This is one of the most convoluted published papers I have recently read, and it was very difficult to sort out the most meaningful nuggets of information. Nevertheless, the idea that emerges is very interesting. By doing AI with room temperature fluid, one might cool down the fetus enough to potentially protect against the effects of hypoxia in those with signs of compromise. The benefits of cooling asphyxic neonates has been well-documented,2 and dropping the temperature by 1°C can result in a 5-6% reduction in brain energy utilization.3 Another study has shown that if neonatal core temperatures can be dropped by 2°C, a delayed adverse neurological effect can be avoided.4 It is encouraging that in some patients in the AI study intrauterine temperatures were lowered into that range. This obviously brings up the possibility of initiating therapy at the time of hypoxic insult since it has been demonstrated in animals that cooling during the primary phase of injury provided the best protection against neurological damage.5
Actually, I am surprised that the authors did not mention the concept of infusing even cooler saline solutions to coax the intrauterine temperatures down even further.
Epidurals possibly can raise the maternal temperatures to a level where the fetal brain is more susceptible to hypoxic injury. It is interesting that when an epidural was in place for more than 3 hours, AI had little effect on maternal temperature, suggesting that after a while the infusion could not neutralize elevated intrauterine temperatures.
The greatest benefit might be in clinical situations where the fetus is most vulnerable to hypoxia such as fetal growth restriction, fetal tracing with late decelerations, fetal tracing with decreased beat-to-beat variability, or any fetal tracing with non-reassuring fetal heart rate pattern. This could perhaps be done even while preparing for an emergency cesarean section.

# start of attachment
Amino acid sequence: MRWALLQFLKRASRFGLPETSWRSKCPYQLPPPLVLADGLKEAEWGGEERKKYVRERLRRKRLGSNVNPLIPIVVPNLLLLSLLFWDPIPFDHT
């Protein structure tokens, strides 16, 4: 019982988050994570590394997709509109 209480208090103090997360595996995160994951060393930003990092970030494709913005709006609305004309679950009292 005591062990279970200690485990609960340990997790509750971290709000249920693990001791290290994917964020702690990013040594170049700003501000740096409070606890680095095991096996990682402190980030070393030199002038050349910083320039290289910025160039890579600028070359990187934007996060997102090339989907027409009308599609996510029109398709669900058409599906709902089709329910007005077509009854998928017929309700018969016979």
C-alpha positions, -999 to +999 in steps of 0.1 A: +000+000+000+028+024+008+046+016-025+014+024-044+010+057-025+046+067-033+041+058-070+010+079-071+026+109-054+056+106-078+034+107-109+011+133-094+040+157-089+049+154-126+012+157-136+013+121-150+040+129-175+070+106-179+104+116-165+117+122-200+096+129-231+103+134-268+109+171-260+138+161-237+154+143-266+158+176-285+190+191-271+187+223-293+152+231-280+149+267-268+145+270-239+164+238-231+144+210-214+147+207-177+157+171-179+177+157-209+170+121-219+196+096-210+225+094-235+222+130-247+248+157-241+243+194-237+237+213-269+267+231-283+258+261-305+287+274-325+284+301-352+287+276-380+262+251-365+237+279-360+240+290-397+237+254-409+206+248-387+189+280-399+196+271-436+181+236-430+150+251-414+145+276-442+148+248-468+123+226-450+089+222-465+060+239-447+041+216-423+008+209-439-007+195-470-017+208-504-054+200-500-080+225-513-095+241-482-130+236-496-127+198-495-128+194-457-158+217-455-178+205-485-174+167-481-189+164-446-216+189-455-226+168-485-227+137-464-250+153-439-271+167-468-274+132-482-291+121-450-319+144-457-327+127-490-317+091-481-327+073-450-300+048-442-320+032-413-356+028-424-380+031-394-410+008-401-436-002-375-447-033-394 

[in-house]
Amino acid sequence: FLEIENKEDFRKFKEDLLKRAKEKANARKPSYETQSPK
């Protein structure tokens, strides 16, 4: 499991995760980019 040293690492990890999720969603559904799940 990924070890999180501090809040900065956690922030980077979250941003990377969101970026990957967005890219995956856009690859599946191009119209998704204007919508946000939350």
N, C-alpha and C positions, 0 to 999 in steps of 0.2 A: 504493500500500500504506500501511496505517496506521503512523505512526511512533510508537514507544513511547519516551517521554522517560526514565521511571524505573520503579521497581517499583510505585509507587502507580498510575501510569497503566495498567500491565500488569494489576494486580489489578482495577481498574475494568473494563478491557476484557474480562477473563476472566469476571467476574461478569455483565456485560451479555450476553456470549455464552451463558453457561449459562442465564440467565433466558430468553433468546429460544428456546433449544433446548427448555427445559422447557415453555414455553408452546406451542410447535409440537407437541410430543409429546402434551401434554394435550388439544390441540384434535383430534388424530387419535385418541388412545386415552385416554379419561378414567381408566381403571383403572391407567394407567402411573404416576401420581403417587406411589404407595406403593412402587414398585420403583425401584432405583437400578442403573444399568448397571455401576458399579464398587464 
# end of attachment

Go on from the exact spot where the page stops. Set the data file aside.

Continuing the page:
This paper can act as a springboard to further study, which obviously is necessary since this intriguing concept is great for chin stroking, but, as of now, is simply conjecture.
- Tomlinson TM, et al. Intrauterine temperature during intrapartum amnioinfusion: A prospective observational study. BJOG 2012;119:958-963.
- Shah PS, et al. Hypothermia to treat neonatal hypoxic ischemic encephalopathy: Systematic review. Arch Pediatr Adolesc Med 2007;161:951-958.
- Laptook AR, et al. Modest hypothermia provides partial protection when used for an immediate resuscitation after brain ischemia. Pediatr Res1997;42:17-23.
- Busto R, et al. Small differences in intraischemic brain termperature critically determine the extent of ischemic neuronal injury. J Cereb Blood Flow Metab 1987;7:729-738.
- Dietrich WD, et al. Intraischemic but not postischemic brain hypothermia protects chronically flowing global forebrain ischemia in rats. J Cereb Blood Flow Metab 1993;171:541-549.
Subscribe Now for Access
You have reached your article limit for the month. We hope you found our articles both enjoyable and insightful. For information on new subscriptions, product trials, alternative billing arrangements or group and site discounts please call 800-688-2421. We look forward to having you as a long-term member of the Relias Media community.